Julian Dunn's Reviews > Rise of the Revenue Marketer

Rise of the Revenue Marketer by Debbie Qaqish
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it was amazing

Prior to reading this book, I had no idea what the term "revenue marketing" meant, and Qaqish, one of the pioneers of this concept, does an excellent job explaining it.

As someone new to marketing & coming from a product/engineering background, I always assumed marketing's job was to attach closely to revenue, and I would often get frustrated when they saw themselves as just the color-palette-and-events department. Qaqish's description of traditional marketing departments as focused on those things validated my annoyance, and I'm glad to see the role of marketing changing from being a cost center to a revenue center. Even though Qaqish's book was written circa 2013, it's taken a long time for companies to catch on. I guess I shouldn't be surprised because it's 2018 and many companies are still discovering DevOps and in some cases, still organ-rejecting it in preference to traditional slow waterfall processes.

I completely agree with Qaqish that all marketing departments in the future are destined to become revenue marketing departments. This journey is now enabled by marketing automation technology that allows for microcampaigns that can measure, with a high degree of accuracy, marketing's contribution to closed business in the sales pipeline. Once C-level executives see the power of marketing automation, they won't go back, so CMOs and VPs of marketing had better attach themselves to revenue in a hurry.

I have but a few criticisms of the book. One is that it is clearly targeted at the fledgling CMO who is looking to make change. Qaqish outlines a clear playbook for how to do this, including objection handling, diplomacy, and how to successfully pitch it to C-level peers. In practice, this means that a large proportion of the book will be skimmed by folks who aren't a CMO, yet there are insights buried within the playbook that are valuable to all marketers. This is a shame as I fear many of them will be missed.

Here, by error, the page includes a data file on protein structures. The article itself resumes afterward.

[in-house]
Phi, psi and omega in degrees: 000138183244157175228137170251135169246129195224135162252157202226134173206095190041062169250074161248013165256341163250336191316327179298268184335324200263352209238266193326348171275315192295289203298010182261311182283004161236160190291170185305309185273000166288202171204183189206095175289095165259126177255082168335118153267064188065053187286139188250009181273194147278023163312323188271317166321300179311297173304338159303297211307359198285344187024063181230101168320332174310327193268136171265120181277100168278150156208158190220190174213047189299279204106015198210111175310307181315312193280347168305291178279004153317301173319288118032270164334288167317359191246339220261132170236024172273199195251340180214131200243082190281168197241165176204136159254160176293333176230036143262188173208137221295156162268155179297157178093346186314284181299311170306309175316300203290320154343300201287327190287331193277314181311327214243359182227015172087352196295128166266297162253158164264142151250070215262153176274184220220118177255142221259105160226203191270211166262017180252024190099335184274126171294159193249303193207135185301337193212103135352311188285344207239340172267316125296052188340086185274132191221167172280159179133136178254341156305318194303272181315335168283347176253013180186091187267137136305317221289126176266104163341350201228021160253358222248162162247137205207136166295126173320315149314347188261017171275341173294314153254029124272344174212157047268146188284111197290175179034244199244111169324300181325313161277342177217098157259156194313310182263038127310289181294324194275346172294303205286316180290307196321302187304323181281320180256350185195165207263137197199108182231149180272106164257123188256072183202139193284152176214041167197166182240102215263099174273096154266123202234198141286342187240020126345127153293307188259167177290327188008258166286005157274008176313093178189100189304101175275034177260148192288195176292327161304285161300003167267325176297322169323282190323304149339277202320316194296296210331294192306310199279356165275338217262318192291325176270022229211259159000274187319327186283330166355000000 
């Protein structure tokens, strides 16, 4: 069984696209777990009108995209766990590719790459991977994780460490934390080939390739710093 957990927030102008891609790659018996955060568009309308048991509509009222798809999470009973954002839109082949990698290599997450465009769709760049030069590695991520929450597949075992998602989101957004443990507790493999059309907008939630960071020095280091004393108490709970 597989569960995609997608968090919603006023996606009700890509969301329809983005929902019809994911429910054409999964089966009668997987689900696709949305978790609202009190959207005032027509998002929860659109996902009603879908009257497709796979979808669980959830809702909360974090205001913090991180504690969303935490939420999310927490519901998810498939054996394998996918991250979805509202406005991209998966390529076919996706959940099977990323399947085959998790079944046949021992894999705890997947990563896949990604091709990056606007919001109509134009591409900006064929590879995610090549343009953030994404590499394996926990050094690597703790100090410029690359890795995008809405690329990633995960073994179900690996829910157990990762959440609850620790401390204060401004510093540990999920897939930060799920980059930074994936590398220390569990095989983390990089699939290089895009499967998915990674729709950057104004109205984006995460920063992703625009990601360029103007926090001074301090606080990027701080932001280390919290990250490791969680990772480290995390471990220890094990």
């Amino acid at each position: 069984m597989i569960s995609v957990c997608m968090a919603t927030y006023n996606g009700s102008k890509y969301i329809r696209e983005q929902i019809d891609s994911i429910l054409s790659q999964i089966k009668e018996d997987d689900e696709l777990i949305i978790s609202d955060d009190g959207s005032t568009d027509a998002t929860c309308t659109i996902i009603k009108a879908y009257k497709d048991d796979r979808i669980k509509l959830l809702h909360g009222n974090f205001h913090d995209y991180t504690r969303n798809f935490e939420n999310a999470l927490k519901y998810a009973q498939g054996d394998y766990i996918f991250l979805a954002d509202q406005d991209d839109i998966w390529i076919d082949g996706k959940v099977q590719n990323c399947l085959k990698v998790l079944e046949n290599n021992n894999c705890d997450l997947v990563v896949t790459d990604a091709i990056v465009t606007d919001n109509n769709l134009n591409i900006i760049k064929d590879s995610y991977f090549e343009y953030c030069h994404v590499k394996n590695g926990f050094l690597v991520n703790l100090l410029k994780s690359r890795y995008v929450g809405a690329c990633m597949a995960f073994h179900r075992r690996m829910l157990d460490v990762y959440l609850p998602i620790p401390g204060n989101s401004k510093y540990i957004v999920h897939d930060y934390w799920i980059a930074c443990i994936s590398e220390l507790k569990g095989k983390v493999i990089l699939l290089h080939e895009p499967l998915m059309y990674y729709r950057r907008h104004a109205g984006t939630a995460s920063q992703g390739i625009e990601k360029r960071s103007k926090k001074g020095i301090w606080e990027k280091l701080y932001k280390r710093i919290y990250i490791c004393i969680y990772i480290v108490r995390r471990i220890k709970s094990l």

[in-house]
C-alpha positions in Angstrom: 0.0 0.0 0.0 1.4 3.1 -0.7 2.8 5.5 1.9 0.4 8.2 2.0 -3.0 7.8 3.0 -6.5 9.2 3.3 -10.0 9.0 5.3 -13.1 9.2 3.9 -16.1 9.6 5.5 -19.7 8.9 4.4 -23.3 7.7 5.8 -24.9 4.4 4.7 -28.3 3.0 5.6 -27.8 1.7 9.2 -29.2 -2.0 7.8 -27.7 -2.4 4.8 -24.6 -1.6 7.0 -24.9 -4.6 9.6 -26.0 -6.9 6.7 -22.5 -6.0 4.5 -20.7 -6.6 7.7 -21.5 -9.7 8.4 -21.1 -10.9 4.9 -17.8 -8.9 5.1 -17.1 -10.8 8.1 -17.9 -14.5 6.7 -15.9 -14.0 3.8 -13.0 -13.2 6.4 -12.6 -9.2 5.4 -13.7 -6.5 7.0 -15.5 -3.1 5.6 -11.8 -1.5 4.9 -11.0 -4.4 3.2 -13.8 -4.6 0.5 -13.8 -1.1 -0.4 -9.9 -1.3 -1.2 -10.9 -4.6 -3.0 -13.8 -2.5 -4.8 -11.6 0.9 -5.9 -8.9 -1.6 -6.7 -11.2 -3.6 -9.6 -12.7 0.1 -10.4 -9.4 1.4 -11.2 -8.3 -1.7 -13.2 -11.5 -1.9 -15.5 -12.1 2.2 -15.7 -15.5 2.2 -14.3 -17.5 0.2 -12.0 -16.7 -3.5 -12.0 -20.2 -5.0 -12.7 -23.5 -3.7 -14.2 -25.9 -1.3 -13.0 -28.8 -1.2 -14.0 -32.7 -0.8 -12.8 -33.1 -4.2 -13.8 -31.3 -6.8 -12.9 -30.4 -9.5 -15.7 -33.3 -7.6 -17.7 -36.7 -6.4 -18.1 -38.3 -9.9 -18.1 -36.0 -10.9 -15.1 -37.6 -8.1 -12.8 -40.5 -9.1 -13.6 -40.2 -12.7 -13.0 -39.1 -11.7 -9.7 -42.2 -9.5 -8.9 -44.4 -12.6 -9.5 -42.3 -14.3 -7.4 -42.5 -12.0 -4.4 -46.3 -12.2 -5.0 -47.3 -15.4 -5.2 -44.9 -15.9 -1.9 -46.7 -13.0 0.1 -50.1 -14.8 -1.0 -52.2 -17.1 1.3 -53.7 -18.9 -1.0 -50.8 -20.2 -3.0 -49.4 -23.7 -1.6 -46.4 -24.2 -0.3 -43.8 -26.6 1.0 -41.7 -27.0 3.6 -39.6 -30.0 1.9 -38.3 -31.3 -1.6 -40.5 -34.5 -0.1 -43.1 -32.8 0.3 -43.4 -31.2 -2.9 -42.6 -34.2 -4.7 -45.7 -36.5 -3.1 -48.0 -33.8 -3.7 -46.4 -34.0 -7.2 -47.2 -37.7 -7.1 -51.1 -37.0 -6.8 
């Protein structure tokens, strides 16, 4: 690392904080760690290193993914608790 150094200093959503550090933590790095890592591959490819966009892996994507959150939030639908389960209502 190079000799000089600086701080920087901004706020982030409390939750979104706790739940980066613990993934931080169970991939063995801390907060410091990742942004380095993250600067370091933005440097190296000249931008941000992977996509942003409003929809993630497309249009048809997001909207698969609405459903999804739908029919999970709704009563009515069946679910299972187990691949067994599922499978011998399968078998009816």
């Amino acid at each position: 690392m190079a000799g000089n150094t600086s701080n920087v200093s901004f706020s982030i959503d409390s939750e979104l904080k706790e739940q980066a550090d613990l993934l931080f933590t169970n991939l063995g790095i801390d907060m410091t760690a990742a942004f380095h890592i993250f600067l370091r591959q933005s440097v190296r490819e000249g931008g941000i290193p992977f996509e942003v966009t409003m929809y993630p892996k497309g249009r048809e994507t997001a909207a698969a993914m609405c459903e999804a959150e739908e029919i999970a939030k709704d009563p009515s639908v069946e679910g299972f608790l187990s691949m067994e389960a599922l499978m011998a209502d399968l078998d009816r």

The second criticism I have of the book is that Qaqish lays out a plan for a Revenue Marketing Center of Excellence (RMCoE) with a large number of distinct job functions, perhaps twenty different roles. Setting aside my visceral annoyance at the overuse of the term "Center of Excellence" (everyone knows a Center of Excellence often devolves into a Silo of Mediocrity), it would be daunting for any CMO to pitch, to C-level executives, the allocation or creation of twenty or more headcount without being either a) accused of empire building or b) duplicating business functions that already exist. Qaqish doesn't help her case by advocating for the creation of a Marketing Technology Officer (MTO) whose job would effectively duplicate that of a CTO, except that their portfolio would only address marketing-related technology. In my view this is unlikely to be a successful pitch at all but the largest of companies. How can revenue marketing be implemented at a smaller firm without the ability to have this headcount? The exercise is left for the reader.

All these things aside, the book is a great introduction to the modern marketing department's new role as a revenue center rather than a cost center -- a change that I applaud now, and that I would have applauded even as an engineer or product manager. Great job.
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Reading Progress

January 12, 2018 – Started Reading
January 14, 2018 – Shelved
January 18, 2018 – Finished Reading

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